2015 BMW i3 Range Extender Instrument Cluster-001

Hitting the “34 HP barrier” as I started to call it proved a little easier at closer-to-legal speeds when hill climbing, and the effects were a little more drastic. On a winding road where driving a car hard involves heavy braking before corners and full throttle exits, the i3 ran out of steam after 4 miles. The i3 then spent the next 8 miles with the go-pedal on the floor at speeds ranging from 37 to 50 MPH.

When running on the range extender, I averaged 60-65 miles before I refilled the tiny tank which came out to somewhere around 38 MPG. The number surprised some, but personally it sounds about right because the energy losses in a serial hybrid can be high (up to 20% if you believe Toyota and Honda). What did surprise me is just how livable the i3 REx was. Despite BMW constantly saying that the REx wasn’t designed to be driven like a hybrid, over 300 miles of never charging I never had a problem driving the car just like I’d drive a Prius, only stopping more often for fuel. Way more often. The i3 REx can drive from San Francisco to Los Angeles stopping every 60 miles for gas, I’m not sure I’d do that, but it is nice to know I could.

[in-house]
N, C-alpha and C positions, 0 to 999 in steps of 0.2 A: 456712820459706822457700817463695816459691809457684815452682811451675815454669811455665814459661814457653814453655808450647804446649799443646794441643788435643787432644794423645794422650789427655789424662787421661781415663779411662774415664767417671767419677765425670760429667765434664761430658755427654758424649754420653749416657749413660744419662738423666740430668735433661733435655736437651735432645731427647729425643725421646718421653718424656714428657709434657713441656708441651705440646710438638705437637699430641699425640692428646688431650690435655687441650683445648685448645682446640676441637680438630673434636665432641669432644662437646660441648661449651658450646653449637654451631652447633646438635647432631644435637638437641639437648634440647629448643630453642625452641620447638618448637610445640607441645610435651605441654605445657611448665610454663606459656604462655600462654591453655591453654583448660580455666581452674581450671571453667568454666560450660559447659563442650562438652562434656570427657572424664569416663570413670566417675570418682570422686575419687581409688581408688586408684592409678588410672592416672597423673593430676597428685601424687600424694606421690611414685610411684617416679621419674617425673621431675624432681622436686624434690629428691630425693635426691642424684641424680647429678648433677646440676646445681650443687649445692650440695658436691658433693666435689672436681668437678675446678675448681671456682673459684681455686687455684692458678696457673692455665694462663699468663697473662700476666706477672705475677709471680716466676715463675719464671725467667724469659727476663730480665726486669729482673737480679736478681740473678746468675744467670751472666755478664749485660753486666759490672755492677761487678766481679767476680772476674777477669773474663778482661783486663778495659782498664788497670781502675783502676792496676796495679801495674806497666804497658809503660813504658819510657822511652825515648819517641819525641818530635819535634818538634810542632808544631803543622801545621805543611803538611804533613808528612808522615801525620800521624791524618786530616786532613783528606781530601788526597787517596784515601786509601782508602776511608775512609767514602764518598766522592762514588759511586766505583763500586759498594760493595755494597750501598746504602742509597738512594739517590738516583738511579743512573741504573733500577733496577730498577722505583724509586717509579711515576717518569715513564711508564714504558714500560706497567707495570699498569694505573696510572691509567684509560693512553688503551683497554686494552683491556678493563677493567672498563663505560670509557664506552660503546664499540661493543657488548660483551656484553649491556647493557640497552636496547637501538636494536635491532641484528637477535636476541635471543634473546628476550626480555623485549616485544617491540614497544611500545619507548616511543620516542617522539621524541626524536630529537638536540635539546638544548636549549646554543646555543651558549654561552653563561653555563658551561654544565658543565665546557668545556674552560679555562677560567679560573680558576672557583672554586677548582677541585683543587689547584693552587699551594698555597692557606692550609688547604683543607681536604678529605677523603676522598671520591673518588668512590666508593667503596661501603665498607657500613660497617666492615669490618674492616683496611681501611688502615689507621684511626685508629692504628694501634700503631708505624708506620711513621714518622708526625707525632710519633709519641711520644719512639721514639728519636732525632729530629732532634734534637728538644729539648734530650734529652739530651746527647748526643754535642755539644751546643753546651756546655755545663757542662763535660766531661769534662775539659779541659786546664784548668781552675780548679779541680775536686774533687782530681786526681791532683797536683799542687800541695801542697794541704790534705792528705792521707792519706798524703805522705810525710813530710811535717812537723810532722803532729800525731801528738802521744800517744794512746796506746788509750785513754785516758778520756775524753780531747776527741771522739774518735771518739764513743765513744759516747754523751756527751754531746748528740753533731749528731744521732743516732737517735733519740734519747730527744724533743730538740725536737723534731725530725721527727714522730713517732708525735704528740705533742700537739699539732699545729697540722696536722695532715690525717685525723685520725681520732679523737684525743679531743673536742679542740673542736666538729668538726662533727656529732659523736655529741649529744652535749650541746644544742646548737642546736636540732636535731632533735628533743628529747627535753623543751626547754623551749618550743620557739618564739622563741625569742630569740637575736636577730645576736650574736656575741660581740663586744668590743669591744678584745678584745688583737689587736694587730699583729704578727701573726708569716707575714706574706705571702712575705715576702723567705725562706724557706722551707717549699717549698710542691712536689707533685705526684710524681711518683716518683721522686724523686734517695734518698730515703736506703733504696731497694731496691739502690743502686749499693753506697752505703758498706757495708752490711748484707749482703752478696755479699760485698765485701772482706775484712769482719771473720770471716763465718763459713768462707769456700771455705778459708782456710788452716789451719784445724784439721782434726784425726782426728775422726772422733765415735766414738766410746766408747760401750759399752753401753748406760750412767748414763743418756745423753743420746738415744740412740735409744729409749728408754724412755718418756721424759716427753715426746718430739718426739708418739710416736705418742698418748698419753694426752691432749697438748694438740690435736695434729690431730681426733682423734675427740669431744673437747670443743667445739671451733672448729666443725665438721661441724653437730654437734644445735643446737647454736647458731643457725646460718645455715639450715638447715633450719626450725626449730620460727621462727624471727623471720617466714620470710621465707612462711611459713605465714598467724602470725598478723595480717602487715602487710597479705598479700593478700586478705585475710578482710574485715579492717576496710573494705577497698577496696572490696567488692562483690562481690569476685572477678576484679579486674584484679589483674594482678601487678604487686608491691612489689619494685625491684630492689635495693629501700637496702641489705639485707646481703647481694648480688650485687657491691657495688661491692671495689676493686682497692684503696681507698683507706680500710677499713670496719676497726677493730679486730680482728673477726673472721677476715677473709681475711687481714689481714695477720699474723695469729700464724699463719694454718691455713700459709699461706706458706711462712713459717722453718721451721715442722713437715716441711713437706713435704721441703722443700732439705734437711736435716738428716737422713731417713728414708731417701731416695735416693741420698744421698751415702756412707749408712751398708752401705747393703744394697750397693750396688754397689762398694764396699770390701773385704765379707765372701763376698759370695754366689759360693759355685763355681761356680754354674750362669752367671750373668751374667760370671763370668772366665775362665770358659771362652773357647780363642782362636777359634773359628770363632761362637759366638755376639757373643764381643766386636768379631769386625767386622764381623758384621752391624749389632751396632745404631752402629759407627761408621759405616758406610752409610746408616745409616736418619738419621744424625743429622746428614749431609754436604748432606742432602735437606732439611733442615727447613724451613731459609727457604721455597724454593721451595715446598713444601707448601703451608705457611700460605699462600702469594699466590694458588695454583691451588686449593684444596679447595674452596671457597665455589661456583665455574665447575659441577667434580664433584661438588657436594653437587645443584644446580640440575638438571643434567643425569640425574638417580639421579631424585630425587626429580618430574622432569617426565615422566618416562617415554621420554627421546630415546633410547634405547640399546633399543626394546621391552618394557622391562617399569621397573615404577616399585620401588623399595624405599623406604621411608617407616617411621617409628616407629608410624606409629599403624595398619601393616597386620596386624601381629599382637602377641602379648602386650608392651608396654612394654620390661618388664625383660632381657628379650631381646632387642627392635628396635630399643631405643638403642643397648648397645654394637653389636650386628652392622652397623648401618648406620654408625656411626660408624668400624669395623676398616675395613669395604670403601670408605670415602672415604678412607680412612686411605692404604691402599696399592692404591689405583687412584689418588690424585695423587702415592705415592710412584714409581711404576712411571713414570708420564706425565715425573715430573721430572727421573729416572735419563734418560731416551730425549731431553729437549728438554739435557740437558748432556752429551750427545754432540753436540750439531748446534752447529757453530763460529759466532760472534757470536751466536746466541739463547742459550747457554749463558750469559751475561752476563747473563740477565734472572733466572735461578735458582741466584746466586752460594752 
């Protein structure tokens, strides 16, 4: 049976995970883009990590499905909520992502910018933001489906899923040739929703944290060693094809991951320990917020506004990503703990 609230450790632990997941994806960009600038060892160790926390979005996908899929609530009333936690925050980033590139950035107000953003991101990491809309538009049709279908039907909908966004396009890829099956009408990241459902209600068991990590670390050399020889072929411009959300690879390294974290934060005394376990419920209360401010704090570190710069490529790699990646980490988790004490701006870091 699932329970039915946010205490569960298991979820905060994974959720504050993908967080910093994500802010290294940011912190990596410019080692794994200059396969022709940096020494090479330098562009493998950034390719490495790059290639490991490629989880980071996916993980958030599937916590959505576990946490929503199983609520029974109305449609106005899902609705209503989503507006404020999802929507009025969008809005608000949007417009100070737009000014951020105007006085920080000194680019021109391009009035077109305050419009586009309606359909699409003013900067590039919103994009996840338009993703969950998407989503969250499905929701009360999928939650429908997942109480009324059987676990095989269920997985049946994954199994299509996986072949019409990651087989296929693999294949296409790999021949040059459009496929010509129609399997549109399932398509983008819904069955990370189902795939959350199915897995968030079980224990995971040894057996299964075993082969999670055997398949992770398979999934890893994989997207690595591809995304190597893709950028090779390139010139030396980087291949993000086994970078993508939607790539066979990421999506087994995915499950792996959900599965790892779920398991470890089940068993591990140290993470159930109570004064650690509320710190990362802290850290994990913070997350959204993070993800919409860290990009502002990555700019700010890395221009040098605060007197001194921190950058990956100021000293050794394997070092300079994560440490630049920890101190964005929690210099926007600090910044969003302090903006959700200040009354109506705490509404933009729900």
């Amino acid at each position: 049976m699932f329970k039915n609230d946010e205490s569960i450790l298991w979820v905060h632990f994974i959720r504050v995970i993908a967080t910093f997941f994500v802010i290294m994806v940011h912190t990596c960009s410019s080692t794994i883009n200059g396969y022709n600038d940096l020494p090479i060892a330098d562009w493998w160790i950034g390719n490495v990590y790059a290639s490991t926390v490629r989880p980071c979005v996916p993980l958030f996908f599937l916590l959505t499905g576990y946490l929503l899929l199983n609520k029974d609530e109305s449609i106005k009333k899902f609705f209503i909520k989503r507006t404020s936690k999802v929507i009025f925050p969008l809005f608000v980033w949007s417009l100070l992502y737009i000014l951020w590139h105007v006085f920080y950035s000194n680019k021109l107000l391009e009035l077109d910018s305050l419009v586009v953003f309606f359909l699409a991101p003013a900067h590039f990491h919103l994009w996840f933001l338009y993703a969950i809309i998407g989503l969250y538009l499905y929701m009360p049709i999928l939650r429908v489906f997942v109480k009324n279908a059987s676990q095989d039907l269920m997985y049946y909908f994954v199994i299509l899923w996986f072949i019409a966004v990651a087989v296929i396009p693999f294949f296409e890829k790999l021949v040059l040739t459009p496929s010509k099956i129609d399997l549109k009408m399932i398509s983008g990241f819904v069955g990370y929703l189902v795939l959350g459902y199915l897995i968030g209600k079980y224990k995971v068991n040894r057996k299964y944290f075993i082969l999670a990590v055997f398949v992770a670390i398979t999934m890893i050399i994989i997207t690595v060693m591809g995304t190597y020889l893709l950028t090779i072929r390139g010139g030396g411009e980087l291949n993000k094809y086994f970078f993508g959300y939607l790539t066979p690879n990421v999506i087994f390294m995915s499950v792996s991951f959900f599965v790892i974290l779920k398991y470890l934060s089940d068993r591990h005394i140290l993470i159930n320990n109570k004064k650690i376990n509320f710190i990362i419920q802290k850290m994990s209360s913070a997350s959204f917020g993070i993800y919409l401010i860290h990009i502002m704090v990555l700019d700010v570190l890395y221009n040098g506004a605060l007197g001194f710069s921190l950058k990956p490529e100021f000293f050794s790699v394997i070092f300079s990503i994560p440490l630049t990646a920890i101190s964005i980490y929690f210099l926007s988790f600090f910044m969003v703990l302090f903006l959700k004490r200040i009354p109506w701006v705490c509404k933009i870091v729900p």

2015 BMW i3 Range Extender Interior Dashboard

Starting at $42,400 in EV form and $46,250 for the REx model, the i3 has the same kind of sticker shock as all EVs. However if you qualify for the maximum incentives the i3 REx comes down to a more reasonable $36,250 which is a little less than a 2015 328i. That slots the i3 between the rabble and the Tesla and more or less the same as the Mercedes B-Class, the only real i3 competition. In this narrow category the i3 is an easy win. It is slightly more fun to drive than the B-Class, a hair faster, considerably more efficient, has the ability to DC fast charge and the range extender will allow gasoline operation if required. The i3 is funky and complicated and BMW’s 320i is probably a better car no matter how you slice it, but none of that changes the fact the i3 is probably one of the most important cars of our time. Not because the i3 is a volume produced carbon fiber car, but because we are likely to see may more “BEVx” category “range extending” vehicles in our future (for more unicorn credits) and this is now the benchmark.

 BMW provided the vehicle, insurance and 1.9 gallons of gasoline for this review.

 Specifications as tested

0-30: 3.0 Seconds

0-60: 7.0 Seconds

1/4 Mile: 15.5 Seconds @ 86 MPH